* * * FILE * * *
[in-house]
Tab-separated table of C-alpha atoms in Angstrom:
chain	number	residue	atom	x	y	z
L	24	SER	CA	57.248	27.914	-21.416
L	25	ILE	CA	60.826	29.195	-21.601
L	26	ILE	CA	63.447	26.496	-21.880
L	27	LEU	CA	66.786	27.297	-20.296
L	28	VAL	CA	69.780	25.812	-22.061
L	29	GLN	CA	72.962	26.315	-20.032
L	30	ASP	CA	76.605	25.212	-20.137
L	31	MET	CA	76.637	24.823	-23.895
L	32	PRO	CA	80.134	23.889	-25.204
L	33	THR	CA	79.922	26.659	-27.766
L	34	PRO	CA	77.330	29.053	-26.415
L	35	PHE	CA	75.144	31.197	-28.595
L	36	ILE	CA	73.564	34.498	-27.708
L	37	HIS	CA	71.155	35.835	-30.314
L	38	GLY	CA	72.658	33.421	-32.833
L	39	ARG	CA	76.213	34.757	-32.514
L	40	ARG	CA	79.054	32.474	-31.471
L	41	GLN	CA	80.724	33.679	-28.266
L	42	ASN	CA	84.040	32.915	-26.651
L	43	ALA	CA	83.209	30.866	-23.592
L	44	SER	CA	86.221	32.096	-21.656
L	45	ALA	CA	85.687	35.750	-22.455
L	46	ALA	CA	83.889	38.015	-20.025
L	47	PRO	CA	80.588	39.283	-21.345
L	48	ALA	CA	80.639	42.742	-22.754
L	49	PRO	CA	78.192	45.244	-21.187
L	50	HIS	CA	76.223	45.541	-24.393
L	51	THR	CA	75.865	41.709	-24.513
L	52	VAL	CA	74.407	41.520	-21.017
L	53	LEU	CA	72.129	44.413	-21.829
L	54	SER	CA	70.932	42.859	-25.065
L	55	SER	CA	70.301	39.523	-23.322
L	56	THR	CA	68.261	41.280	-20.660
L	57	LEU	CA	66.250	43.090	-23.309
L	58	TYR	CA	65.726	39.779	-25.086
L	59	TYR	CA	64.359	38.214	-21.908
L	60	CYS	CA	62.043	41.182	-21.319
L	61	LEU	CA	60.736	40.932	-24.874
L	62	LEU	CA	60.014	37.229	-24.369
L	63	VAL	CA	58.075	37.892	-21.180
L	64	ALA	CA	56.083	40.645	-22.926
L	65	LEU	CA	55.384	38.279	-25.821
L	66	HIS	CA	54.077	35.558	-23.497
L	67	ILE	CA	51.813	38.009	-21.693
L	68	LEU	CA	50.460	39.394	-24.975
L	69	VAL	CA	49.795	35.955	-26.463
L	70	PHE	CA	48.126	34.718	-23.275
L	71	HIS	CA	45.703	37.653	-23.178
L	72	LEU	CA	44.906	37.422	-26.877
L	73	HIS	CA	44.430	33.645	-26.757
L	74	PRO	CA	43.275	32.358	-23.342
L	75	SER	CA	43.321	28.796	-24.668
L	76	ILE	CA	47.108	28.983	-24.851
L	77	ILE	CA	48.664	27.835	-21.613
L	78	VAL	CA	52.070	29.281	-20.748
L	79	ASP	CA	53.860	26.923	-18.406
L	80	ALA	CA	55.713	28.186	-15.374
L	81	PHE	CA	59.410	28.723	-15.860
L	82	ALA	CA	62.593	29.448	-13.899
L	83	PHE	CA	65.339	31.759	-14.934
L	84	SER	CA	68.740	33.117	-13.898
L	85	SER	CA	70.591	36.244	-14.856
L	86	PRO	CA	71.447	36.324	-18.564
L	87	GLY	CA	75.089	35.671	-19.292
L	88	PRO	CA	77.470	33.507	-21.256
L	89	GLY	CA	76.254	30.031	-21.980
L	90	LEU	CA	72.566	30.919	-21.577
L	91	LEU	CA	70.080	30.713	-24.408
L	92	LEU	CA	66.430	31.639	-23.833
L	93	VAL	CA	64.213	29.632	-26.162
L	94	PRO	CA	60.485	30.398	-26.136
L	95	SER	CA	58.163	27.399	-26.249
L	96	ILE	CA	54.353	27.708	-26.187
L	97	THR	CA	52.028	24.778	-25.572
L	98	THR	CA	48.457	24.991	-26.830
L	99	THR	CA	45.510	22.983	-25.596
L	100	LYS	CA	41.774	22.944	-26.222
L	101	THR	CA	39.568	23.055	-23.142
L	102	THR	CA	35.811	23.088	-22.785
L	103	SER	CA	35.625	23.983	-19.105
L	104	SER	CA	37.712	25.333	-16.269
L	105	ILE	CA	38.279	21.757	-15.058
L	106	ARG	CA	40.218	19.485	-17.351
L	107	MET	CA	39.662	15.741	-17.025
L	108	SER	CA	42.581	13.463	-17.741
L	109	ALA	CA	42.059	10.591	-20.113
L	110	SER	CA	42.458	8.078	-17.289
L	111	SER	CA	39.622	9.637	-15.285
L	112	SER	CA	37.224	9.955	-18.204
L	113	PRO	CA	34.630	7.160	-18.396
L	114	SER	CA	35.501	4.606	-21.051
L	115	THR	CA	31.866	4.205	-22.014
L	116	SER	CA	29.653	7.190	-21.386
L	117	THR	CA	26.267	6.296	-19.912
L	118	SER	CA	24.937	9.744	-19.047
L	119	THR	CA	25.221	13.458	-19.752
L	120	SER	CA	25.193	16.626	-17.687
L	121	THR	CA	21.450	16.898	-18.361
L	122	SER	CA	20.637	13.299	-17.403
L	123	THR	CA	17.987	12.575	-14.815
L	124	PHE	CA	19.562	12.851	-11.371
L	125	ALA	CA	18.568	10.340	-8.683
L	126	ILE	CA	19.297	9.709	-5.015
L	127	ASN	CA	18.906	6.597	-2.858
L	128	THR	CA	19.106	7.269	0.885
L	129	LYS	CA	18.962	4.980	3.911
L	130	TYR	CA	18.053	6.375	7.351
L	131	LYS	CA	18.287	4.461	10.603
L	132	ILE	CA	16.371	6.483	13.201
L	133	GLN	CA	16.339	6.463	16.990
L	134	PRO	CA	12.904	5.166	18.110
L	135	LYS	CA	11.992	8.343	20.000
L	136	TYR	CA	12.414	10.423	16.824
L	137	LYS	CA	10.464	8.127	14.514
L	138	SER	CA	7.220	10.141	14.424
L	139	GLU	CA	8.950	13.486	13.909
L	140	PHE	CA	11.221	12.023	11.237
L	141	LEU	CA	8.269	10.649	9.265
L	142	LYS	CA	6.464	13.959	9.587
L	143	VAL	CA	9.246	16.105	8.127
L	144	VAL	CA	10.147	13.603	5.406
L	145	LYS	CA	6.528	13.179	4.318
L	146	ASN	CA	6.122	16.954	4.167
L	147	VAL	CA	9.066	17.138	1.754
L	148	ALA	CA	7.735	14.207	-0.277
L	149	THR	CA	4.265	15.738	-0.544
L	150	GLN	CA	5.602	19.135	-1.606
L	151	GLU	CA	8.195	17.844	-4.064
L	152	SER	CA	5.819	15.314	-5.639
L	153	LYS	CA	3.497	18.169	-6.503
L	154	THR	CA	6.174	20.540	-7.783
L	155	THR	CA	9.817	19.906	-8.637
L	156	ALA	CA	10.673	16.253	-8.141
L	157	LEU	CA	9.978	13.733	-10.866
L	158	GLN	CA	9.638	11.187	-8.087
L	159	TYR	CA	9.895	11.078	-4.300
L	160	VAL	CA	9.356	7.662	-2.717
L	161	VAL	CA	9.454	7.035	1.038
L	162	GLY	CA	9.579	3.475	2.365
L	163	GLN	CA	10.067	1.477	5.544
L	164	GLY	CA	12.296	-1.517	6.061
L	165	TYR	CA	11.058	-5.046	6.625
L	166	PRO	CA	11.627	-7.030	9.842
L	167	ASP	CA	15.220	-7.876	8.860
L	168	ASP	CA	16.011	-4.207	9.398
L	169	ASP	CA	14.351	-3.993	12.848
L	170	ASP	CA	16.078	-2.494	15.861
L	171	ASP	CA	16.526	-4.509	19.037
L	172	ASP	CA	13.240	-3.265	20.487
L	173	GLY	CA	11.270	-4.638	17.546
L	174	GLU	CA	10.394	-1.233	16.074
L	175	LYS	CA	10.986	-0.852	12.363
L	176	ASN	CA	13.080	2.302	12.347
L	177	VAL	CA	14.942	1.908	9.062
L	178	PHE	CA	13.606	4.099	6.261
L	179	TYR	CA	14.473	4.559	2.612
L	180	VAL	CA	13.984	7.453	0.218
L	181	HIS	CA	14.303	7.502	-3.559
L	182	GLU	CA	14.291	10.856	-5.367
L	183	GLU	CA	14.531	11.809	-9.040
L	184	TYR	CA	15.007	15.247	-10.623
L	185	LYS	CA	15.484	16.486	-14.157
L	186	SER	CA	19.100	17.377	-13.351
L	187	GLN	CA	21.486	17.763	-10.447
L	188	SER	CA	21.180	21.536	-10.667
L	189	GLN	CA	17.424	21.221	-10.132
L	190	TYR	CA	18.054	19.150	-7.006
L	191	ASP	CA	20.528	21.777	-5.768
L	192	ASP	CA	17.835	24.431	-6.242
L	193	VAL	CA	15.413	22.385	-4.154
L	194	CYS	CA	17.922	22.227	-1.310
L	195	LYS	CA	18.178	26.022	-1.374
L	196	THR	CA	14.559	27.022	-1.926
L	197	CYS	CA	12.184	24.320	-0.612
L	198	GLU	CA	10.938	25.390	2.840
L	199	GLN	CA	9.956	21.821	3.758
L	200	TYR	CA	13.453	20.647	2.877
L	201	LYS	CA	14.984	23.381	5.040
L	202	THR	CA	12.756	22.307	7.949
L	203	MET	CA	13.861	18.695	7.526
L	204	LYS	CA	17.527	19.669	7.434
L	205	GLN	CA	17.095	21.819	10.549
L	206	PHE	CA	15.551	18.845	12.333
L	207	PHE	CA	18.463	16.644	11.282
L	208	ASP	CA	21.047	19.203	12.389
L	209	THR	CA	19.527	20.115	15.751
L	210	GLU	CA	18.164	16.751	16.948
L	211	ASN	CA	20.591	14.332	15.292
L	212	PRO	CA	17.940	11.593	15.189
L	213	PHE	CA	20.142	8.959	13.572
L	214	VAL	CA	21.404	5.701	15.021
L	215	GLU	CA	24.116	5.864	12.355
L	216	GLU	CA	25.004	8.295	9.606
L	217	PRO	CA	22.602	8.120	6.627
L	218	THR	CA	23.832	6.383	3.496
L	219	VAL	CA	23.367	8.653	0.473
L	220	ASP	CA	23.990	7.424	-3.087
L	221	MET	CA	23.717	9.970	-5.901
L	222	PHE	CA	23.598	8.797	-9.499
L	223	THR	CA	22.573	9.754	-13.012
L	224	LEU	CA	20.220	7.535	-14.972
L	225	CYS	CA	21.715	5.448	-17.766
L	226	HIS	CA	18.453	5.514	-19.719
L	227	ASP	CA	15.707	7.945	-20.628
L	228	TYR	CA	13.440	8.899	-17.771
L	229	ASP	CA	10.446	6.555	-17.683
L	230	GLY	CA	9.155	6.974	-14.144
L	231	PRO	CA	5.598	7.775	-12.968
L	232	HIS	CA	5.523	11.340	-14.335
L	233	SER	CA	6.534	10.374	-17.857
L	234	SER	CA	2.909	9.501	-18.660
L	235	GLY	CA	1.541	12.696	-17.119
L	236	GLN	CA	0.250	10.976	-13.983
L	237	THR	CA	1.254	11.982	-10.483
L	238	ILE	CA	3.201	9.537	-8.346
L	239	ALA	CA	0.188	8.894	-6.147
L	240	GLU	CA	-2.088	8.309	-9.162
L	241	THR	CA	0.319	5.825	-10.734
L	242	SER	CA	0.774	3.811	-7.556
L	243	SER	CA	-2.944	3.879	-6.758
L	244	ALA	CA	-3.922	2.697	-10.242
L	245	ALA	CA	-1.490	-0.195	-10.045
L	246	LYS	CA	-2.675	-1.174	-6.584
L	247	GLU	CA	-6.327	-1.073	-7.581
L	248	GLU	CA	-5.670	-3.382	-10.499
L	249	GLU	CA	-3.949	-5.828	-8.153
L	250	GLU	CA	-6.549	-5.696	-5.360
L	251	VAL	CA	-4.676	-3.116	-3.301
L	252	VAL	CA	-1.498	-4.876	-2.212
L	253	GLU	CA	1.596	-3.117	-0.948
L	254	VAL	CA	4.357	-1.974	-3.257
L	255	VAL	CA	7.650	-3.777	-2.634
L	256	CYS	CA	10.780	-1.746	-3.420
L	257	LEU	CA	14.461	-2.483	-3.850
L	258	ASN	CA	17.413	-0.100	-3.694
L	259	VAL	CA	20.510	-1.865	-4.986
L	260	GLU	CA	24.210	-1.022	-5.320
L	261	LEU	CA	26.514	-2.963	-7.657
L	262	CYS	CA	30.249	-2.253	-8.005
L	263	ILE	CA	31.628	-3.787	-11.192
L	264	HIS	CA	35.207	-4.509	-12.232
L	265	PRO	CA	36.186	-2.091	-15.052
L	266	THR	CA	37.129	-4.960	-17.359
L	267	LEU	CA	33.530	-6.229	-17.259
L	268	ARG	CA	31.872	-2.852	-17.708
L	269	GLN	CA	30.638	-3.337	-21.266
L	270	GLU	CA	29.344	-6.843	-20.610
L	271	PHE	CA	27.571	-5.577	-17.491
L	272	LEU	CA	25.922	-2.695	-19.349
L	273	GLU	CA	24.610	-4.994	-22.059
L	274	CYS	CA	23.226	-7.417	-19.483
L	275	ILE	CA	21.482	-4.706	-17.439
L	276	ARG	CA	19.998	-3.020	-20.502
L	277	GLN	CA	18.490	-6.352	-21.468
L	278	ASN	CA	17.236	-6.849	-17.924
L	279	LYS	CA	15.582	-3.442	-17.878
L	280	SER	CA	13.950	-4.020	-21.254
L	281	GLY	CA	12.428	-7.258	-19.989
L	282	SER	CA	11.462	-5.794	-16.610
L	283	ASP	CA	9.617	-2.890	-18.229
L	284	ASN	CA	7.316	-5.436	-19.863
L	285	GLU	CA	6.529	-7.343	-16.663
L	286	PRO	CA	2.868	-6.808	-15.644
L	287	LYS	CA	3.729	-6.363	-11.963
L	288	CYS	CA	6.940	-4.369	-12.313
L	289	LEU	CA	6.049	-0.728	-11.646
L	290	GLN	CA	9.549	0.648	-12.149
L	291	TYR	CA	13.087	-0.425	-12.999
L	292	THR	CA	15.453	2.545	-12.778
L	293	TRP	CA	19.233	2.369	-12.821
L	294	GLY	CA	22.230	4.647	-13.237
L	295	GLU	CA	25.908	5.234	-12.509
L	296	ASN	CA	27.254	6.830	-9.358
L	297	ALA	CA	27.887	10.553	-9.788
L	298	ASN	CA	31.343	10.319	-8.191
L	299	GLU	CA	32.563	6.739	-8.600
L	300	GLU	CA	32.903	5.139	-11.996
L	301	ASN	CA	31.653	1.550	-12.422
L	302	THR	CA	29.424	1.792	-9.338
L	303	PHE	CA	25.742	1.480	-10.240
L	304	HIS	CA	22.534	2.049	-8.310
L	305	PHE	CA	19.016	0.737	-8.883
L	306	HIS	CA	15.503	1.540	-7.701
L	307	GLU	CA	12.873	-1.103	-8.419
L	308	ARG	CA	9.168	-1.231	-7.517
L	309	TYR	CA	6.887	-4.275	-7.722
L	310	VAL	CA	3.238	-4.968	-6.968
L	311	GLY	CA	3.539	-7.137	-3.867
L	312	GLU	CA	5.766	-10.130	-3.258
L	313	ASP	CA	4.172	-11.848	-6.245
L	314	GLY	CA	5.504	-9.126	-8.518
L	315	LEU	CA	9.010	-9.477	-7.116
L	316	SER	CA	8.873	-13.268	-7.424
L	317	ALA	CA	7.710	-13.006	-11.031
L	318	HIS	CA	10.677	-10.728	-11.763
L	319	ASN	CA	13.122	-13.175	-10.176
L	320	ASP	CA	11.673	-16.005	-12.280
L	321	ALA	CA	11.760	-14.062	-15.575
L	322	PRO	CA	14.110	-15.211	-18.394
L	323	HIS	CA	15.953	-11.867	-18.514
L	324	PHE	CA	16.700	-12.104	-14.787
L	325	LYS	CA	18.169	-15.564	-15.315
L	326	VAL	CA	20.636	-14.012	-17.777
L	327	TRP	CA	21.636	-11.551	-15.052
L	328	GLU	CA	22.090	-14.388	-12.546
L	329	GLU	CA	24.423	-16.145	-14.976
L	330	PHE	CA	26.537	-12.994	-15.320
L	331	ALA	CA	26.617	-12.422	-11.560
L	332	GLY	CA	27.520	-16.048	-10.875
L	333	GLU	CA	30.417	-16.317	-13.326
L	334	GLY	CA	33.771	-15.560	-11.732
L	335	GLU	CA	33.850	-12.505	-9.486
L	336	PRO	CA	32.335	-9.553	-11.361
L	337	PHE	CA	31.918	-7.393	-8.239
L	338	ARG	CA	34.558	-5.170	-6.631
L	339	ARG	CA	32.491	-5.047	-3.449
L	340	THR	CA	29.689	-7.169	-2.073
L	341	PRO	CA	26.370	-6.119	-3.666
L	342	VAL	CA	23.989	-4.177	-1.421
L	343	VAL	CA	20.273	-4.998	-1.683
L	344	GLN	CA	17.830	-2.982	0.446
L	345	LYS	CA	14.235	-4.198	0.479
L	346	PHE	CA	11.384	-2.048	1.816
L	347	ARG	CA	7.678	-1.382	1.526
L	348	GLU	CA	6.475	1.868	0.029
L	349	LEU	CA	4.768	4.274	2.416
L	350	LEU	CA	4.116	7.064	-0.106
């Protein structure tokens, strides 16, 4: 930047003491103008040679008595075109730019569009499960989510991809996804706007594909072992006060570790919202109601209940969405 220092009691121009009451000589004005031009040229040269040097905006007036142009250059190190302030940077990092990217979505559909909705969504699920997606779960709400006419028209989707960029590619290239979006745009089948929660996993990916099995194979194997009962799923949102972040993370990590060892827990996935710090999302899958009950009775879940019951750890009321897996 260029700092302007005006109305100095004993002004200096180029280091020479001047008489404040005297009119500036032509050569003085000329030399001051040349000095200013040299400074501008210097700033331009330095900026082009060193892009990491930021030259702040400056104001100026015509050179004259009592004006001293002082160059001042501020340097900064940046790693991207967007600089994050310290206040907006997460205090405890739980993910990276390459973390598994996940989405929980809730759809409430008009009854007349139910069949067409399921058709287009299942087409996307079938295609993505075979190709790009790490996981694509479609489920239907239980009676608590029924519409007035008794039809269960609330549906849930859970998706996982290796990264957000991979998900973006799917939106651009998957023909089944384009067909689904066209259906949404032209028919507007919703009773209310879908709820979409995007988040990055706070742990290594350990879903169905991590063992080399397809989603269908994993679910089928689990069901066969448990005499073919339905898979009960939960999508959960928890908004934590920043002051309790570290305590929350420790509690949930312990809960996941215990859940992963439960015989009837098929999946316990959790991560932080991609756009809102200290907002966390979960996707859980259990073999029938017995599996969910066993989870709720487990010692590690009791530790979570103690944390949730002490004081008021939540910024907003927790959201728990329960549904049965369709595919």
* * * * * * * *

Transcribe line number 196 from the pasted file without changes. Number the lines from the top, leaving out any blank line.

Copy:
L	216	GLU	CA	25.004	8.295	9.606